'As indeed I did, manservant! Observe here, this red splash upon my jersey!'
'Why that's nothing more than red paint!'
'Quite so. Wielded from a paint-gun by the very creature we pursue. He has destroyed my honour. He has deflower...'
'Here, here, we don't need to go into too much detail on that score. Any way, the answer is still no. Sorry Gentleman, and Clowns. Time Gentleman, if you please! Move along now. Make way. That's it, move along.'
There came a rumour of frustrated rebellion and several gloves and top hats were actually thrown over into the courtyard beyond.
'Don't make me call out the Tin Soldiers!' the old man cried, and the ladder was swiftly removed.
A bewildering remonstration of jeers, followed by several blurts and the sound of an organ-grinder's organ, grinding, heralded their indignant departure. 'We'll get ya one day!' was an original and rather catchy theme behind the general retreat.
Bode felt and tasted the sweat, running from his forehead down around his nose and into the corners of his far-too-cleaver mouth. His genitals also seemed to be releasing their grip upon his intestines. He stepped away from the wall, wiping his brow with a flourish of his arm (which would have looked very dramatic if he had been wearing laced ruffs at his wrist instead of bare, shaky flesh.)
' 'Ere! You! I ain't been able to get me 'ands on yer collar this time, but don't yer worry. Yer gonna get yours!'
said 'The Bozo', slipping back into his natural vindictive vernacular, before shuffling down hill, a walking cane swinging on his arm as he flapped away.
'Now then, sir,' smiled the little green-liveried man, turning to Bode, 'that seems to be the end of the episode. Therefore we may progress. If you will follow me,' and he led Bode along a flight of steps that took them through a subdued market place, past the barrack rooms of mingling Tin and Chocolate soldiers and into an atrium filled with a collective of various nondescript Idlers, who may or may not have been the gentry of the Duchy.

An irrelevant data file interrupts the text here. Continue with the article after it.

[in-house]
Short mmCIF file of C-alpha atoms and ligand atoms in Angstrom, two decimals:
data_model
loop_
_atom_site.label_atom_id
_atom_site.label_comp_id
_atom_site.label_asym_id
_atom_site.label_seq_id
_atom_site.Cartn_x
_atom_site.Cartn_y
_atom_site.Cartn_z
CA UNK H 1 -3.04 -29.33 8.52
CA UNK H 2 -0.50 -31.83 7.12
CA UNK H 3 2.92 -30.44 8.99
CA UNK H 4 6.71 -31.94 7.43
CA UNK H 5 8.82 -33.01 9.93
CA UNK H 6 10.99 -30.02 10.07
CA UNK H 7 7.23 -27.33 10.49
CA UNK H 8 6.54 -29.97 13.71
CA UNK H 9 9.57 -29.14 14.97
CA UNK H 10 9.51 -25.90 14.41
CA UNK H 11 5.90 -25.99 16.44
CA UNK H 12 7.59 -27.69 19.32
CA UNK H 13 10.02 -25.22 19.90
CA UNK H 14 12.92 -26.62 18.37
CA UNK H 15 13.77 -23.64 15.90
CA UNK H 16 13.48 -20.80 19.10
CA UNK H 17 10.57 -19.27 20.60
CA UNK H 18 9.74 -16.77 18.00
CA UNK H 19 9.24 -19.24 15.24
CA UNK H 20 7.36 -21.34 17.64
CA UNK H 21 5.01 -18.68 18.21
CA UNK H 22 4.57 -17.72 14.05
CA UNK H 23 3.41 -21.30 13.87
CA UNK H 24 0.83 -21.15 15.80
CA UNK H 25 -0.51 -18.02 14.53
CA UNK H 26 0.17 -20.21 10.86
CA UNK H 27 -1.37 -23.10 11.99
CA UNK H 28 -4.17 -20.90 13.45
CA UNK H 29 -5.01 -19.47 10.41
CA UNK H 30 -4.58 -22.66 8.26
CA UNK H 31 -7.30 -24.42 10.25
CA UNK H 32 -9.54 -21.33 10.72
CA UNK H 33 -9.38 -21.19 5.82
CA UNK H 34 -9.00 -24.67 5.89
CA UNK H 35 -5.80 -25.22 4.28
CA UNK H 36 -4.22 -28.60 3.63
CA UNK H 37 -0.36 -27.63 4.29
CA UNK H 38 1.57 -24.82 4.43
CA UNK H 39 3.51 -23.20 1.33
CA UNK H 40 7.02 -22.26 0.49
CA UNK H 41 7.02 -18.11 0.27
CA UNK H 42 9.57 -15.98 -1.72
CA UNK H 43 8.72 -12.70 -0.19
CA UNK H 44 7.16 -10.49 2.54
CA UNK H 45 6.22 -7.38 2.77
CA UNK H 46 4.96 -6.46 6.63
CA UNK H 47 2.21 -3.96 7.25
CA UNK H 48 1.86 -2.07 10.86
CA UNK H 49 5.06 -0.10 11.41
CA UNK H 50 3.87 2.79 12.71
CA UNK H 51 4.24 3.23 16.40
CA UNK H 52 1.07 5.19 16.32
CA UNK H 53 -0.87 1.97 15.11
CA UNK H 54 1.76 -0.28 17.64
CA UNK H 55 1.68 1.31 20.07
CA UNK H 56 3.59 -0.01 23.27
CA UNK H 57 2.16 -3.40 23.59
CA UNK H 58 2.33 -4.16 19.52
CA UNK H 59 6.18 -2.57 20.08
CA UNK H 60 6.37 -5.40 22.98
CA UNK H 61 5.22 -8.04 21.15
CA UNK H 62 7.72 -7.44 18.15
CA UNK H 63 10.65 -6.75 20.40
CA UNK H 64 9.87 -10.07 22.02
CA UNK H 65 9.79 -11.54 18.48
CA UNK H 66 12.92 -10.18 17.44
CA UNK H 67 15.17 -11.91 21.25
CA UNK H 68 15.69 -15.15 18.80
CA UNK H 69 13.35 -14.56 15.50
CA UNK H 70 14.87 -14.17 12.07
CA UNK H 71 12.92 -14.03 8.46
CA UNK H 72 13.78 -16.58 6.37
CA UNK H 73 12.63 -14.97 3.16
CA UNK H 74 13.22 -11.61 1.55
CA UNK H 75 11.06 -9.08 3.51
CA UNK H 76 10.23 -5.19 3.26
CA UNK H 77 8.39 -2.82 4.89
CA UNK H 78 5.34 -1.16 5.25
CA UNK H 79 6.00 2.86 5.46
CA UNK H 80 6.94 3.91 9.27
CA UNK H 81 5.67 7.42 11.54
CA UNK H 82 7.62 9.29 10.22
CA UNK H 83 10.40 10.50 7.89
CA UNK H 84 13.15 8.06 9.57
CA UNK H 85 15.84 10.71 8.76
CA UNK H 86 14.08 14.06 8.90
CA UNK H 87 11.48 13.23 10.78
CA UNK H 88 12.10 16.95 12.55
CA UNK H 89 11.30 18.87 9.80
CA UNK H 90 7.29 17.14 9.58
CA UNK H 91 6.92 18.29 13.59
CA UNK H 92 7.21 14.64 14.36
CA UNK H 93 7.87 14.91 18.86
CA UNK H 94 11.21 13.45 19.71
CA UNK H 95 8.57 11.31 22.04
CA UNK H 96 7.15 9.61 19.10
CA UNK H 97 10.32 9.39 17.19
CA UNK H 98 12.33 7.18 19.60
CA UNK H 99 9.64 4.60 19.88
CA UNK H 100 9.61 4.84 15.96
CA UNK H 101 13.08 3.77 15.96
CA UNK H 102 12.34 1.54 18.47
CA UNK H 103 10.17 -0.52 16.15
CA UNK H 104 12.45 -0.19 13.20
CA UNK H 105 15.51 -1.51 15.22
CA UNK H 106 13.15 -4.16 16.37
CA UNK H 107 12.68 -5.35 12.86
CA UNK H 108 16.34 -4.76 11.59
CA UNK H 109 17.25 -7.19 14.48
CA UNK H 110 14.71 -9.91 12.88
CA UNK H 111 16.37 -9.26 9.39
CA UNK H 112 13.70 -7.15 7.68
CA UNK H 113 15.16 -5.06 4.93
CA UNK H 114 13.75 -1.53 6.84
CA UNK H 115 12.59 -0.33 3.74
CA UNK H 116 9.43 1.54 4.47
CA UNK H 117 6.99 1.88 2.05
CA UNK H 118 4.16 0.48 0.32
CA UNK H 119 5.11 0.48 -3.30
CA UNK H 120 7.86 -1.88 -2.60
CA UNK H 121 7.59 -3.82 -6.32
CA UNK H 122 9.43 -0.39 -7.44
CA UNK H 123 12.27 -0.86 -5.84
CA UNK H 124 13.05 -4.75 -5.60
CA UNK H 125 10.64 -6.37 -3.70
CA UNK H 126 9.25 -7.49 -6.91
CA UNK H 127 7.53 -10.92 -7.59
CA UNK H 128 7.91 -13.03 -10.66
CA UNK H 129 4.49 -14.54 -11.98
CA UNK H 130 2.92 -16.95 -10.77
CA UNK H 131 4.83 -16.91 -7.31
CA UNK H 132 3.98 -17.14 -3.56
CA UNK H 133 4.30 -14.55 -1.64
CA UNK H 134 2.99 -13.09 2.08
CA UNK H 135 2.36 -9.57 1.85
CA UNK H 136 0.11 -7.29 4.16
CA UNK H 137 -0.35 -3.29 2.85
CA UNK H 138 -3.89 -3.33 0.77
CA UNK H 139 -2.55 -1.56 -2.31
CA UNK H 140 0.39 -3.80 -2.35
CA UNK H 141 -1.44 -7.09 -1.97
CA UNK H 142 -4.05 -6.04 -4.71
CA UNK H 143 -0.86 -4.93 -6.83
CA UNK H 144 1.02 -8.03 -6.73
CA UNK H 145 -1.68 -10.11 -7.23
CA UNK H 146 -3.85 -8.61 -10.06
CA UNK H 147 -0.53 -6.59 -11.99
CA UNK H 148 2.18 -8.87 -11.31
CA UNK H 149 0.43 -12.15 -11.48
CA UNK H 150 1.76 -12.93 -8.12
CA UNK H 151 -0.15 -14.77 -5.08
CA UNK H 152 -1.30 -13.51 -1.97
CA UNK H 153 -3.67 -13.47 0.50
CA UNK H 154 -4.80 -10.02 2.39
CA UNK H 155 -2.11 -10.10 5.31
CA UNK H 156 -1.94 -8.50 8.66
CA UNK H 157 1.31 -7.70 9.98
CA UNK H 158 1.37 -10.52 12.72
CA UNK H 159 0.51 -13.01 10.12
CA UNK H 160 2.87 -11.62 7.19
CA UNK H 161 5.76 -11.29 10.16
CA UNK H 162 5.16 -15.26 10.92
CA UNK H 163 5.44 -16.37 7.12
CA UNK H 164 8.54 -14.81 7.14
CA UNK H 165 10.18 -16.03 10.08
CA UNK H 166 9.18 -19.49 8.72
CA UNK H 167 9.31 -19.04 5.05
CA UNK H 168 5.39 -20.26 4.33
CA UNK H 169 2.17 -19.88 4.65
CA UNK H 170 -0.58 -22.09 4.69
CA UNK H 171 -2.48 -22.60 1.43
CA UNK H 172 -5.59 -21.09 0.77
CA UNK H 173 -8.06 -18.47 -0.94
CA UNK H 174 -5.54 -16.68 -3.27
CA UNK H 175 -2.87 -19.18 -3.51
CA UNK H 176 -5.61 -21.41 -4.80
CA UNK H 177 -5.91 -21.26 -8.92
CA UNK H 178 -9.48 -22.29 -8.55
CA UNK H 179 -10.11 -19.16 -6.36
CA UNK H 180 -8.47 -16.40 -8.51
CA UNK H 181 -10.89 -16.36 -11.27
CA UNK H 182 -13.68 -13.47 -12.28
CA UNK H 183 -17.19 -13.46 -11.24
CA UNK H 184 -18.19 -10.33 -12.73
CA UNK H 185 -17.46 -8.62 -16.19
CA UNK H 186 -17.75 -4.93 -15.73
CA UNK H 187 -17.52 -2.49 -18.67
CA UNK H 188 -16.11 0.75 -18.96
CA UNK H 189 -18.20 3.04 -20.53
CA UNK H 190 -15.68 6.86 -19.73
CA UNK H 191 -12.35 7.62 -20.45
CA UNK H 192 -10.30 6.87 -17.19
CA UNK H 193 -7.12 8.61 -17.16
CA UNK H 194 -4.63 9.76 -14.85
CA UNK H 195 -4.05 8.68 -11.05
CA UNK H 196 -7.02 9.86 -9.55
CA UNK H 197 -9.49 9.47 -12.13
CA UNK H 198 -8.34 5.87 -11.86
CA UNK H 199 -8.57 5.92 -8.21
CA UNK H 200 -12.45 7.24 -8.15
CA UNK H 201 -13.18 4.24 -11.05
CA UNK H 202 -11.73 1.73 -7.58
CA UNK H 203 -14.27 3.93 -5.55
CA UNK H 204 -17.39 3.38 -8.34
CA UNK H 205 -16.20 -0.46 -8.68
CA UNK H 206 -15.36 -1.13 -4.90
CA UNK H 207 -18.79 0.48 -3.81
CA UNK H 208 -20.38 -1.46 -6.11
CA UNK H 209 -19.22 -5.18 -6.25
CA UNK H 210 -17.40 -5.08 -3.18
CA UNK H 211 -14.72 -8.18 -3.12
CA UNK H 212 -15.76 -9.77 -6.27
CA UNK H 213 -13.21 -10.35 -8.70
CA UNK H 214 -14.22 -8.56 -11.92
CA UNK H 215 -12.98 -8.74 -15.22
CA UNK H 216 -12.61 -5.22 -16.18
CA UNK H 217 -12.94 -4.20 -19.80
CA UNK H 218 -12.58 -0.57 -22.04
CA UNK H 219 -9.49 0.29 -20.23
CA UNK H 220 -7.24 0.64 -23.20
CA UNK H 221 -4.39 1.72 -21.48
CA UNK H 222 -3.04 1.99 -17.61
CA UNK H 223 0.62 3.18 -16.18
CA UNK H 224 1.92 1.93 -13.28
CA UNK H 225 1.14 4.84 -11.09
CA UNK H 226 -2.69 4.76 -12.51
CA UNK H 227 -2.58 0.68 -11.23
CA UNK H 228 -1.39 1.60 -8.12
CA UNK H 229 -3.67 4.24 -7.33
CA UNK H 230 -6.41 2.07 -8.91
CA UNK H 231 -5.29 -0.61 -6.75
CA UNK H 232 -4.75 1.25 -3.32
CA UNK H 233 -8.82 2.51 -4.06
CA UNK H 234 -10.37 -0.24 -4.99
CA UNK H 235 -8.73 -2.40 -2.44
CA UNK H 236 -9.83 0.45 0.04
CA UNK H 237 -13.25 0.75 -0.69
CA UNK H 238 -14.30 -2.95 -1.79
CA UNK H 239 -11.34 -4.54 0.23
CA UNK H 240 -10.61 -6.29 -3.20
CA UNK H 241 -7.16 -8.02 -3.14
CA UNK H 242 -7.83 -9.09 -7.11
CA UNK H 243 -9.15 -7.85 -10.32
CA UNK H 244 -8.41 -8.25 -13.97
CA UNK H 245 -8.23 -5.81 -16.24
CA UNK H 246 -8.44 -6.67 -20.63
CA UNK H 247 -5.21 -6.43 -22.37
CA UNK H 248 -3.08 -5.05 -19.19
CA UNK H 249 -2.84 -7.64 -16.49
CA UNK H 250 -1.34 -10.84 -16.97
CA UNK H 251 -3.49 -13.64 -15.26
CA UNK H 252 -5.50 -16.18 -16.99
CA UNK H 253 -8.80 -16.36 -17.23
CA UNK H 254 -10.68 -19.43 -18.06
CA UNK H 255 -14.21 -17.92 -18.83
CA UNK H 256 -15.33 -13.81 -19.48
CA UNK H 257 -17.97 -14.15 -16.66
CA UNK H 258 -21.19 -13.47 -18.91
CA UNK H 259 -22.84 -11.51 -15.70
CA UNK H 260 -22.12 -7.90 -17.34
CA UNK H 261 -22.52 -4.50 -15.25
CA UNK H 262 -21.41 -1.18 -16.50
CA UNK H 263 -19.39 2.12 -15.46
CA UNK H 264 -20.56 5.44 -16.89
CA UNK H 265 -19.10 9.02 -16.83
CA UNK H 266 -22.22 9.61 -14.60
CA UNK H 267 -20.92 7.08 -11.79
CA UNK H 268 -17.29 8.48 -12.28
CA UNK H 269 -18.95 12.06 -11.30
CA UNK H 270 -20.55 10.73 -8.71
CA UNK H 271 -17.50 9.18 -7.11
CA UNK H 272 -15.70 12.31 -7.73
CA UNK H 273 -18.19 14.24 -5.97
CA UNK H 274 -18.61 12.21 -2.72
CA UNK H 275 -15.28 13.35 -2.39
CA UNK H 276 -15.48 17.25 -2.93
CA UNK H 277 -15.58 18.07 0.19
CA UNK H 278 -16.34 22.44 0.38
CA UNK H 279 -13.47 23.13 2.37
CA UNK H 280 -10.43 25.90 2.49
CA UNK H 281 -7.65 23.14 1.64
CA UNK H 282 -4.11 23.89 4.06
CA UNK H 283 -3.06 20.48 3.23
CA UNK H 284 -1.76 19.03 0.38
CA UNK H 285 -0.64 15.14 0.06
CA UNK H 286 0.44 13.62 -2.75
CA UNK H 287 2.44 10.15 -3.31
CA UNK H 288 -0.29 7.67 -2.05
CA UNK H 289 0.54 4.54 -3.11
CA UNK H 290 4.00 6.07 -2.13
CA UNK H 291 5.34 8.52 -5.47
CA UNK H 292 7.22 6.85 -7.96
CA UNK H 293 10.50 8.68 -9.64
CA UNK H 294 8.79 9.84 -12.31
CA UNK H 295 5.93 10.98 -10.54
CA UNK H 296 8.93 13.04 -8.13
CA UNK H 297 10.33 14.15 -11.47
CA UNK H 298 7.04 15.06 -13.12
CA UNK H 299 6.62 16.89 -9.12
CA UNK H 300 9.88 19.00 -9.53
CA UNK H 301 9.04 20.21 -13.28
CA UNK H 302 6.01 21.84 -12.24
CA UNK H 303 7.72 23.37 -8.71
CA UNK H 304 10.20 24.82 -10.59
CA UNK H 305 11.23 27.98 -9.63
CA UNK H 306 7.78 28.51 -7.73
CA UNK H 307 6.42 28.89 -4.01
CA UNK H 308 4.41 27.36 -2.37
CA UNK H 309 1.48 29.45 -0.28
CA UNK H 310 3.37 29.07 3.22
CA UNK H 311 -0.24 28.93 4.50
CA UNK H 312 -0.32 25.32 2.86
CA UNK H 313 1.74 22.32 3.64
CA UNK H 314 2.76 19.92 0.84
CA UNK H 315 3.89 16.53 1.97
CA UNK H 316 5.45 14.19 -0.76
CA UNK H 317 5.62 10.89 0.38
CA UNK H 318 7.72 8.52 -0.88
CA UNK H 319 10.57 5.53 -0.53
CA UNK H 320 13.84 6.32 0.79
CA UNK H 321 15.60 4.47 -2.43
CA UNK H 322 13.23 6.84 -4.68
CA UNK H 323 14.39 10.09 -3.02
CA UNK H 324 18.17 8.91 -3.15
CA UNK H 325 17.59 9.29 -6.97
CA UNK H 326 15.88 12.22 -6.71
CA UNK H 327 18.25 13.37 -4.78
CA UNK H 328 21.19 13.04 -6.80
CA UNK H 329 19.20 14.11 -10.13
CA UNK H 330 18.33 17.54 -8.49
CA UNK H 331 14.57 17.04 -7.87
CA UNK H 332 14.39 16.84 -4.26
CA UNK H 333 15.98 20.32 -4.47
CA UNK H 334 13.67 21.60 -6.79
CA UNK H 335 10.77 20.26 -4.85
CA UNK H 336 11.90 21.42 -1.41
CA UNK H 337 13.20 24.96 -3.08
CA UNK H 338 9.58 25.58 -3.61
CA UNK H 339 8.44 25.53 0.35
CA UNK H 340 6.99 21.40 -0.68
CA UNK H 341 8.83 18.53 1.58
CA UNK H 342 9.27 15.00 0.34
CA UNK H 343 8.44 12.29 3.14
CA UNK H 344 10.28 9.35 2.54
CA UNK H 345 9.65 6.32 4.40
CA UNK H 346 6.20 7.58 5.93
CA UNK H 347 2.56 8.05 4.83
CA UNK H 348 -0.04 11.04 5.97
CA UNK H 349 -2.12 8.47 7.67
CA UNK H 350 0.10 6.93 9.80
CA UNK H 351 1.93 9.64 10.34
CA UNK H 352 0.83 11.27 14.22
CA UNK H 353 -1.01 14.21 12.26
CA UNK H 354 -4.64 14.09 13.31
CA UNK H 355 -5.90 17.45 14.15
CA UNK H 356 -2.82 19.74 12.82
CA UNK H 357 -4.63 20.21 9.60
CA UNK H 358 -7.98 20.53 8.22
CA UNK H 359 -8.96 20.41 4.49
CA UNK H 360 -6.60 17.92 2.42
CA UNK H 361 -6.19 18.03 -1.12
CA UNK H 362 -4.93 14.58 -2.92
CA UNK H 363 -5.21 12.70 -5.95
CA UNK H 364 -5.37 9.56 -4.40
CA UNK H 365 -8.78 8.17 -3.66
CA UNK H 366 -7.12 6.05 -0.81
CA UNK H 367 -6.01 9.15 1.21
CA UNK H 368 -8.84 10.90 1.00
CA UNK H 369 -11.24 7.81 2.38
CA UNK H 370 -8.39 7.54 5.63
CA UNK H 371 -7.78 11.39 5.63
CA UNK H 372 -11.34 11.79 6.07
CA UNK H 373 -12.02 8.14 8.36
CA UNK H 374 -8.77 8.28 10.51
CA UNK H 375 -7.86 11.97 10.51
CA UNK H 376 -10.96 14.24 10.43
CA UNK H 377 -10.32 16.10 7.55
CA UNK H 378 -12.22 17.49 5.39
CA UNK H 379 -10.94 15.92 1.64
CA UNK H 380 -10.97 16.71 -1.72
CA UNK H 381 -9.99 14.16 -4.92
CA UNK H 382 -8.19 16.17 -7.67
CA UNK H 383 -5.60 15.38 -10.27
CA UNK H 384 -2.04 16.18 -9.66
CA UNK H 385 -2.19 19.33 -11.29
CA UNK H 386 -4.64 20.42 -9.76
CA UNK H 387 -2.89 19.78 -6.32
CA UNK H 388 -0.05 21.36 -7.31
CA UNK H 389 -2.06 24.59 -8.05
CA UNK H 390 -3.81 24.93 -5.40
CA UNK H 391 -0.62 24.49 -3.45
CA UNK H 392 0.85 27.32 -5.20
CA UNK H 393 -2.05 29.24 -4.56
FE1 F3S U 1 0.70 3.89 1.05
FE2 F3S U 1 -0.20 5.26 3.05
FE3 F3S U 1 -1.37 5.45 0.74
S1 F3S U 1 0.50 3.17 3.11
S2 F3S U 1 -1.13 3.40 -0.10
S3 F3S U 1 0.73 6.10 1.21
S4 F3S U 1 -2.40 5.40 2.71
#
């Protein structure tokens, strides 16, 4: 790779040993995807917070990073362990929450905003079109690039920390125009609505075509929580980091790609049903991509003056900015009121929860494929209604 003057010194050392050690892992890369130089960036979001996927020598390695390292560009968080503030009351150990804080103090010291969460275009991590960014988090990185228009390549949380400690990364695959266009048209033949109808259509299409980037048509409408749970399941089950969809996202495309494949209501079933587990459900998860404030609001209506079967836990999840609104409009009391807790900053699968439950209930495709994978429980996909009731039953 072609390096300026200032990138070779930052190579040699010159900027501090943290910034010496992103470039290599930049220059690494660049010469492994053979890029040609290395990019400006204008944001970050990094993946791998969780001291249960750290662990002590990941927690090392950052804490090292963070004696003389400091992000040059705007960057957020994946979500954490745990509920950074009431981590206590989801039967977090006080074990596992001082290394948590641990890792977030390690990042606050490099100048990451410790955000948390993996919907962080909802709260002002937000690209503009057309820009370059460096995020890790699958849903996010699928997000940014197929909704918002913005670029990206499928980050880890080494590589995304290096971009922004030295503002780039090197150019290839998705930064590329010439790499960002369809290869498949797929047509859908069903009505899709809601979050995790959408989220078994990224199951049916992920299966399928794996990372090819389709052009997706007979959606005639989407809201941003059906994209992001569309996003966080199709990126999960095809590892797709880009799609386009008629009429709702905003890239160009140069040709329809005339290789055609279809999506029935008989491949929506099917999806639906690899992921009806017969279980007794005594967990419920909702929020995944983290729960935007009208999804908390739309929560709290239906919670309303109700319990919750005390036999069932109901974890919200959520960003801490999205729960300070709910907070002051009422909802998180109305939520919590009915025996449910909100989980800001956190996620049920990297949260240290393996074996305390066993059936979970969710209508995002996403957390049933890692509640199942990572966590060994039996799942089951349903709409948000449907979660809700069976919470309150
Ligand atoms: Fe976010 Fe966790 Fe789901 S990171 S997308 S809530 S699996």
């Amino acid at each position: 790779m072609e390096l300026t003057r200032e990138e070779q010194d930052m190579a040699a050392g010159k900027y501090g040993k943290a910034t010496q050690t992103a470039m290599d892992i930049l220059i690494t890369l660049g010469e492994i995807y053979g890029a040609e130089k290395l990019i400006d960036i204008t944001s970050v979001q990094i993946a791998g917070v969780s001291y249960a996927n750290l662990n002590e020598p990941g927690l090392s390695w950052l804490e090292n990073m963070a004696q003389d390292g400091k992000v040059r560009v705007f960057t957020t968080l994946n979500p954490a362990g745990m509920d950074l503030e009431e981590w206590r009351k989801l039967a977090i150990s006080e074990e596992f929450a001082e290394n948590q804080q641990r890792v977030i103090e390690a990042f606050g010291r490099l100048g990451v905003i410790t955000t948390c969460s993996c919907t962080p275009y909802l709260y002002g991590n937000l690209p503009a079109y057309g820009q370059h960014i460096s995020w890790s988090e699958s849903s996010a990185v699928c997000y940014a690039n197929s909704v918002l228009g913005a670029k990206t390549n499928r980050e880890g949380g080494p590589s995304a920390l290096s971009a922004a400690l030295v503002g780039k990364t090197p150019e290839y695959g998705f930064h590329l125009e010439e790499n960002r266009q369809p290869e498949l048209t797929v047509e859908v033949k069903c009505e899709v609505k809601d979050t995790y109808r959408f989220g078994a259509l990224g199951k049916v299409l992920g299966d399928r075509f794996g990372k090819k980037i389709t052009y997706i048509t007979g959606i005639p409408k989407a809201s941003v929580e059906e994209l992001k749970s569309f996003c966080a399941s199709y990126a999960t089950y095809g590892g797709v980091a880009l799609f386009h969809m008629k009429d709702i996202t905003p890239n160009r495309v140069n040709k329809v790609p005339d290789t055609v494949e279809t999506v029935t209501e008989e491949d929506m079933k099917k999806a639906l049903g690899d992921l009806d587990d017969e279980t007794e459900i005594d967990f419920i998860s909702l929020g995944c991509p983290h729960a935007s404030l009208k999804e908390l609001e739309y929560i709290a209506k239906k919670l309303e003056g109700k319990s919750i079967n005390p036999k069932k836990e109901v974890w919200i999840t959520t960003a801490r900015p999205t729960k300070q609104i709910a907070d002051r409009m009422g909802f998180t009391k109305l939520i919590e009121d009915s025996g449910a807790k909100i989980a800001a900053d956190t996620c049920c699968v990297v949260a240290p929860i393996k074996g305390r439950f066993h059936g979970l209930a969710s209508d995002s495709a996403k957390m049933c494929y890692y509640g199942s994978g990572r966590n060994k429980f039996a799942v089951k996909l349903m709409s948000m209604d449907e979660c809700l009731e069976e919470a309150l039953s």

Finally, the pair attained the heights of the halls, and after pressing through a throng of wigged 'somebodys', the dust, undusted from their lapels and gauntlets, (probably for a decade or two) they emerged into the isolated presence of Her Grand Highness, The Duchess of Trevnay.
'I'll be leaving you now, sir,' said the little man, with a deep bow and a flick of his shiny shoe that pivoted him and sent him on his way.
'So you say you are a clown,' said the ancient relic before Bode. 'That is most useful to me. I have an urgent need for one.'
'Oh good, I do Mondays and Fridays. Matinees on Saturday and Sunday. I also moonlight as an aerial arteest. The high wire. Pretty good with my pole...'
'As I have been informed by my...informers. And that is why you are most welcome to the Grand Duchy of Trevnay.'
'And what is that to mean?' asked Bode, with a biding presentiment lurking behind his question.
'I should have thought that to be obvious. For long years, since the death of the Prince, I have been in waiting.
Waiting without a Consort. None were forthcoming in Trevnay. Now I have you.'
'But...but, I cannot..I must take my leave. I have further pressing engagements...'
'Where?' asked the Grand Duchess. 'Below lies Clownland. On the other sides are the Regions of the Ringlings and Barnumland.'
'Can't go there,' muttered Bode, 'I'm wanted at the Old Bailey.'
'Exactly,' said the Dowager. 'And you are now required...pressed as it were...into service. My service.
This time you will not have to take an oath or sell your soul, I require neither. What I see is what I get,' she concluded with an appraising monacled eye.
'I don't suppose it would do any good to say that I'm not really a clown,' said Bode, doodling his monocycle backwards and forwards before him.
'Ah but you soon shall be', said the Grand Duchess.
Somewhere above, the sound of a steam calliope roared into life, rolling out a merry circus tune that announced the beginnings of an investiture.
'Oh...' was about all that Bode could say.
'Yes,' said the ancient crone, a twinkle now in her monacled eye. 'You are to become my Clown Prince.
I really can't wait to see you up there, on the balls of your feet, balancing your pole...'